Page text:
The latest figures from the Office for National Statistics indicate that financial and related professional services account for the following percentage of total employment opportunities in and around these major cities:
As the second largest financial hub in the UK and developed over three centuries, Scotland is recognised as one of Europe’s leading financial centres, offering key strengths within banking, insurance, investment management and asset servicing. It has a long history of innovation and a flexible and highly skilled workforce.
Around 60% of the industry’s jobs are in Edinburgh and Glasgow, where several UK banks are headquartered including Lloyds Banking Group, Clydesdale Bank, Royal Bank of Scotland, Tesco Bank and Virgin Money. With a strong reputation in general insurance, life assurance and pensions, Scotland employs 25% of the total UK workforce employed in these specialisms. It is also home to a number of insurance companies such as Standard Life, Scottish Widows, AEGON UK, Bright Grey, Prudential and Aviva, where these companies employ around 25,700 people.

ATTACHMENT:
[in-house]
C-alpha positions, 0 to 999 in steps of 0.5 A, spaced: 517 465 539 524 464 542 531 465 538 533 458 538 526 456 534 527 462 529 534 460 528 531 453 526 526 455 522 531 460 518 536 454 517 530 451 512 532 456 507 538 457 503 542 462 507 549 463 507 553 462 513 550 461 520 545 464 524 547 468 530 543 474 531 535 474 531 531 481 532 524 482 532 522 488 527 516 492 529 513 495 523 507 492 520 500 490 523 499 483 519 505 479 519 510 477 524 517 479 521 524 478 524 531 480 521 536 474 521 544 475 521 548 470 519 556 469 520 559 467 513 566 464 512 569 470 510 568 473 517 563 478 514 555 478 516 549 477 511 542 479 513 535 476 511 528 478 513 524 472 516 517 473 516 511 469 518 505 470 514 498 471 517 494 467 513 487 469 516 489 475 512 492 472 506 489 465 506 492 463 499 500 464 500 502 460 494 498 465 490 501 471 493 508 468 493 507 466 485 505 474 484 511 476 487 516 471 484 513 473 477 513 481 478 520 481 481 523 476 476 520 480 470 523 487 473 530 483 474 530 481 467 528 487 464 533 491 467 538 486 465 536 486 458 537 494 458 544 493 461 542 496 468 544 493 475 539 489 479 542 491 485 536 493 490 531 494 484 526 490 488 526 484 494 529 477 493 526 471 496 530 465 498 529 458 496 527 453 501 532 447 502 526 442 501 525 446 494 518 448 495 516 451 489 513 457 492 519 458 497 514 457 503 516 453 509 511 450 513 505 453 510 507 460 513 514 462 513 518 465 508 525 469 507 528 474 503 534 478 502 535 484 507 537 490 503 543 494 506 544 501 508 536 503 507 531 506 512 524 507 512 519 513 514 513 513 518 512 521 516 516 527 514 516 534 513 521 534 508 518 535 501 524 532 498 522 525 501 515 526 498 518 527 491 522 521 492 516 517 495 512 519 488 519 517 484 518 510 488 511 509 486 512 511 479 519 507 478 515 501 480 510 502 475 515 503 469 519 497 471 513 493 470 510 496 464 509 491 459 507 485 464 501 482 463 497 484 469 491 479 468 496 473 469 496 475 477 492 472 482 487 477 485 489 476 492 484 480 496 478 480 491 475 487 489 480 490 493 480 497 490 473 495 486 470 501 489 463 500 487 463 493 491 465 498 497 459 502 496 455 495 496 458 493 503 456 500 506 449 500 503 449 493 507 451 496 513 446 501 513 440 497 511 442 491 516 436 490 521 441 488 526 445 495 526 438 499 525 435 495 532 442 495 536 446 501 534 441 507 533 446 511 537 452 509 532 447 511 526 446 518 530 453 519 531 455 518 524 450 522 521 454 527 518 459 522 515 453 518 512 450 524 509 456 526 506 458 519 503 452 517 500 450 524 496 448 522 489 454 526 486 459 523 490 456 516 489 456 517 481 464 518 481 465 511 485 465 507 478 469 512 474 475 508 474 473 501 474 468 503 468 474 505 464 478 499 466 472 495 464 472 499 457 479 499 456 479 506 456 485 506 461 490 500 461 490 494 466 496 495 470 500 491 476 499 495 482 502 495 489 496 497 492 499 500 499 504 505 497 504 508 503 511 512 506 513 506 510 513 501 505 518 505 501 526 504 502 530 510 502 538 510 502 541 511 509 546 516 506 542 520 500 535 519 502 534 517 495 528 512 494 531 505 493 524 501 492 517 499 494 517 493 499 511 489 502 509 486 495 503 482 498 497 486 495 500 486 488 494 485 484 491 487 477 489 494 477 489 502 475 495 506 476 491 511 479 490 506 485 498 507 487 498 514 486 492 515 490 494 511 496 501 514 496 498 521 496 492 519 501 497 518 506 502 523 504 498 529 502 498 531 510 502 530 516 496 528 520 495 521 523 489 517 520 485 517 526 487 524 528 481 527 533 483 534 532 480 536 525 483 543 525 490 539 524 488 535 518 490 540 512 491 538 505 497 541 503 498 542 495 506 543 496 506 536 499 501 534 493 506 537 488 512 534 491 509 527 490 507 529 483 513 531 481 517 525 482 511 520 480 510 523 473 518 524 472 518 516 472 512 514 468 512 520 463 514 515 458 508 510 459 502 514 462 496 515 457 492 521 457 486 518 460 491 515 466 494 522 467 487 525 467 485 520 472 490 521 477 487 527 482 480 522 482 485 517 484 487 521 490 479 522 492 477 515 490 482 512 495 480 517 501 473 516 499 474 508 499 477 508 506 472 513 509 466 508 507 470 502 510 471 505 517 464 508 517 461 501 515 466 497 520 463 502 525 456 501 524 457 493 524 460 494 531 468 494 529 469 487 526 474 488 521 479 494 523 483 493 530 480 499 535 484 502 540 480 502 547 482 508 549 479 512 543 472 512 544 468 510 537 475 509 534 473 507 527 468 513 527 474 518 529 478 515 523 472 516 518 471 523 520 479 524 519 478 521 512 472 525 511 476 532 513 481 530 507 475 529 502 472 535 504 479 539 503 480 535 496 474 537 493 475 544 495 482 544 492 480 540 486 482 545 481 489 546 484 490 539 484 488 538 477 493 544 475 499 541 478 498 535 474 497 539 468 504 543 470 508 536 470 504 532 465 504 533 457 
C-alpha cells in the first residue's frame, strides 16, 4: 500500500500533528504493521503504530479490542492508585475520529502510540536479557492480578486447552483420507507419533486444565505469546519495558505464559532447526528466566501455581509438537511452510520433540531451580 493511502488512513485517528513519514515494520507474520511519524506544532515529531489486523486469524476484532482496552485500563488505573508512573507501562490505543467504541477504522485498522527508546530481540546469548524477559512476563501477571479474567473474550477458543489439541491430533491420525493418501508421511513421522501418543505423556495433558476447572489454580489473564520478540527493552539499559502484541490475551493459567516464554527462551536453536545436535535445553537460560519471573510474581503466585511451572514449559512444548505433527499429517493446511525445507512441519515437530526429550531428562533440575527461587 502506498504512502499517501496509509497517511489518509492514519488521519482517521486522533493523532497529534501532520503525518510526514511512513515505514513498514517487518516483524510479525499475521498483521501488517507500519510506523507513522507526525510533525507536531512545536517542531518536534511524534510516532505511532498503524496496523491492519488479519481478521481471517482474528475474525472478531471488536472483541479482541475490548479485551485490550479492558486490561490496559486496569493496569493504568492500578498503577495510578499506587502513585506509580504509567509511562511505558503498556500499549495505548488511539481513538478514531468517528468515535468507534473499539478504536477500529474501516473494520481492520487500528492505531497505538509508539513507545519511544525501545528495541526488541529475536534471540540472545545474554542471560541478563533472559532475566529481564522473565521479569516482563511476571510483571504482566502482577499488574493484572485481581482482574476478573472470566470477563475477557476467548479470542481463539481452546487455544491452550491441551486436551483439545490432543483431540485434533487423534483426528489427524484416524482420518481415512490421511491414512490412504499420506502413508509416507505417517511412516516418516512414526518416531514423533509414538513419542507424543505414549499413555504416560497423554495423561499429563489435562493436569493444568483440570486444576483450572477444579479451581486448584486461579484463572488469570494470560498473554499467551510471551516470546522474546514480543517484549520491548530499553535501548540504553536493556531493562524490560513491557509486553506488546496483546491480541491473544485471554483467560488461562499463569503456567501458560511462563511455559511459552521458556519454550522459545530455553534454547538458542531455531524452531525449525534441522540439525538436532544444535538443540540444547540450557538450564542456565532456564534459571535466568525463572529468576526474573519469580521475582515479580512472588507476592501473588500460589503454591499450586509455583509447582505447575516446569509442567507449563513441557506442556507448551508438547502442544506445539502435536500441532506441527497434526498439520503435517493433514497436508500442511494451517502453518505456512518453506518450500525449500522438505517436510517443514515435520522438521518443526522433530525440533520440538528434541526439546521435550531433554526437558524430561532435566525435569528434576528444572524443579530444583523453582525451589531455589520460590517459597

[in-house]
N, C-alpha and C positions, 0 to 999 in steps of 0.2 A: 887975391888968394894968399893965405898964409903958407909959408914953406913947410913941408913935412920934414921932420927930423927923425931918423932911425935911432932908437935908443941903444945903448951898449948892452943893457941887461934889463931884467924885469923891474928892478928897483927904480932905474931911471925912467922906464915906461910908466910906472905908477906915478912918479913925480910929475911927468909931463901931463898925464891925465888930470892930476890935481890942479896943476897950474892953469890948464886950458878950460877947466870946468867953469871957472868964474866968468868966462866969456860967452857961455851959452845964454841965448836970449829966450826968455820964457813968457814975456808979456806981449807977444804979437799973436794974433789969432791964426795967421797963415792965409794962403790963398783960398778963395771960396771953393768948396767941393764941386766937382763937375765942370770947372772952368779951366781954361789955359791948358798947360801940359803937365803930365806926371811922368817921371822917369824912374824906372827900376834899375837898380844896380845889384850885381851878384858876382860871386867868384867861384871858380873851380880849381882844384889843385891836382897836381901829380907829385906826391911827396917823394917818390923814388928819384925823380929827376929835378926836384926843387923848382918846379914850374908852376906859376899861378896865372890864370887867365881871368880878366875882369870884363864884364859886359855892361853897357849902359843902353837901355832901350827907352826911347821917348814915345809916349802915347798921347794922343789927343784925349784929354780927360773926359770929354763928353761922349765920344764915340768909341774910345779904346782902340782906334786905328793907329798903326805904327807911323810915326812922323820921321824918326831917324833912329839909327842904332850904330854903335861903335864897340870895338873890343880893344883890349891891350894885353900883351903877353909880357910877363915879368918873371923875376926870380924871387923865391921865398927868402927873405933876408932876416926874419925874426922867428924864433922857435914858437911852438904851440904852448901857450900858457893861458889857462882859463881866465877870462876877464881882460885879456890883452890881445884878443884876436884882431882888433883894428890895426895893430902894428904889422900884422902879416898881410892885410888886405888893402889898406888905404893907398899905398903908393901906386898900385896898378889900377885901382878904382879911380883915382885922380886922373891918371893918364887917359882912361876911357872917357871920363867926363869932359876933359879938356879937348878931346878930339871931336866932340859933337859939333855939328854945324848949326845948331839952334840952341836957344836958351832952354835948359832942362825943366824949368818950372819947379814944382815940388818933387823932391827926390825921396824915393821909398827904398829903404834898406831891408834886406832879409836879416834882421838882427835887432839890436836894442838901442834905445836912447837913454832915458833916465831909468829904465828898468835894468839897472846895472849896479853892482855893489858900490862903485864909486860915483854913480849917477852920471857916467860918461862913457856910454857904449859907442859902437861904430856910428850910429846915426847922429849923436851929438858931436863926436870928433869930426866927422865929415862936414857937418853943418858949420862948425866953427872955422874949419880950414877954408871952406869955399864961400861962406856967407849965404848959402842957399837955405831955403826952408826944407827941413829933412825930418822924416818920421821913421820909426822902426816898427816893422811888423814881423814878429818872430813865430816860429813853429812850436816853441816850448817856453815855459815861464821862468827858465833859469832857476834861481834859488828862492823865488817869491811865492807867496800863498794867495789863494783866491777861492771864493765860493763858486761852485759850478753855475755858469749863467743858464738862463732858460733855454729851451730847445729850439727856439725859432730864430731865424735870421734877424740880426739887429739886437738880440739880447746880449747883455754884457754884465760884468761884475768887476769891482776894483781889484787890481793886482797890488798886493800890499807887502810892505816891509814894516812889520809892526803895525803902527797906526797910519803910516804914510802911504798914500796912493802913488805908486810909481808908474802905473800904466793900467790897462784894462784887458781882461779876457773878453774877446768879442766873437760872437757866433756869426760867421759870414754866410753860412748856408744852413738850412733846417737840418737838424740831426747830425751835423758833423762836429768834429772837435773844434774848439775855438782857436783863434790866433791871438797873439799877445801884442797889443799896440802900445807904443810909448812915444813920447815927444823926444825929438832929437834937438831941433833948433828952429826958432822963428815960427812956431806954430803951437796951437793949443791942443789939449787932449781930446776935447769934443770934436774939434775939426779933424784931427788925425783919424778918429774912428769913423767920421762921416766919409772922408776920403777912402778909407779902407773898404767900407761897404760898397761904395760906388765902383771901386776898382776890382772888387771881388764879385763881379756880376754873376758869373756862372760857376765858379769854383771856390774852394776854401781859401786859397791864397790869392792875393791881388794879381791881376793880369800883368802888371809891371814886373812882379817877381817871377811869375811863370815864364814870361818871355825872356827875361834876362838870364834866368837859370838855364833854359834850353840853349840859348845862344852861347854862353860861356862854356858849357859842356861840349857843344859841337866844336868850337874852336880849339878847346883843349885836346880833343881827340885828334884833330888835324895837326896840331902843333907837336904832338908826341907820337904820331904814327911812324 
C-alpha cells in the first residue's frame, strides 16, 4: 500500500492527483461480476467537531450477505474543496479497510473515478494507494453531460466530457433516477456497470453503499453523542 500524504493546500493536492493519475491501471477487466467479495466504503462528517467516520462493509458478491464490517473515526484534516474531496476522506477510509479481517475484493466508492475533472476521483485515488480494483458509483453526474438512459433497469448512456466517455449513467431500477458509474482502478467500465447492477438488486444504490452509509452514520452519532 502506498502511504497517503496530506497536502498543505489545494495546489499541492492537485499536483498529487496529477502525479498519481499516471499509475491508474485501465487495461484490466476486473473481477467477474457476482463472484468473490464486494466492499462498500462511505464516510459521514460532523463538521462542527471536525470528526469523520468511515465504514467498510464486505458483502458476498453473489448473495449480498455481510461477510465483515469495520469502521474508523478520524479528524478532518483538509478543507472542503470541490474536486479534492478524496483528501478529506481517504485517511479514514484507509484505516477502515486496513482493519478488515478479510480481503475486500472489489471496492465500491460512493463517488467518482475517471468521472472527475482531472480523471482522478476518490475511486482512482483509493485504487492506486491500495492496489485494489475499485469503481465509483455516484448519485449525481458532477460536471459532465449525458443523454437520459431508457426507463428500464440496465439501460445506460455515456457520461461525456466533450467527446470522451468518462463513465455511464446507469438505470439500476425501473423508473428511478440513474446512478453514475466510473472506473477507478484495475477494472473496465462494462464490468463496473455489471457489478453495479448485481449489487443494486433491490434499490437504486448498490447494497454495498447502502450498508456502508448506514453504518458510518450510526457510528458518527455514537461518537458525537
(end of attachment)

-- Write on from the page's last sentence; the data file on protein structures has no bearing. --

Scotland’s asset management sector encompasses a broad mix of large institutional and smaller employee-owned firms employing 3,300 people locally and over 13,000 worldwide. Some £650 billion worth of funds are managed by investment management firms based here. Leading companies include Aberdeen Asset Management, AEGON Asset Management, Baillie Gifford, Franklin Templeton Investments, Martin Currie and Standard Life Investments.
There are a number of boutique investment management firms with headquarters or operations in Scotland. Investment management services cover the spectrum, from the more familiar collective investment products, institutional and pension fund management, through to specialist, hedge, venture capital and private equity investment strategies.
Scotland has been established as a major European centre of excellence in asset servicing for close to 30 years. This includes securities servicing, investment accounting, performance measurement, trustee and depository services and treasury services, shareholder services and compliance.
Accounting for 12% of Scottish financial services employment, global asset servicing companies with an operation include Bank of New York Mellon, BNP Paribas Securities Services, Citi, State Street Corporation, J.P. Morgan and Morgan Stanley.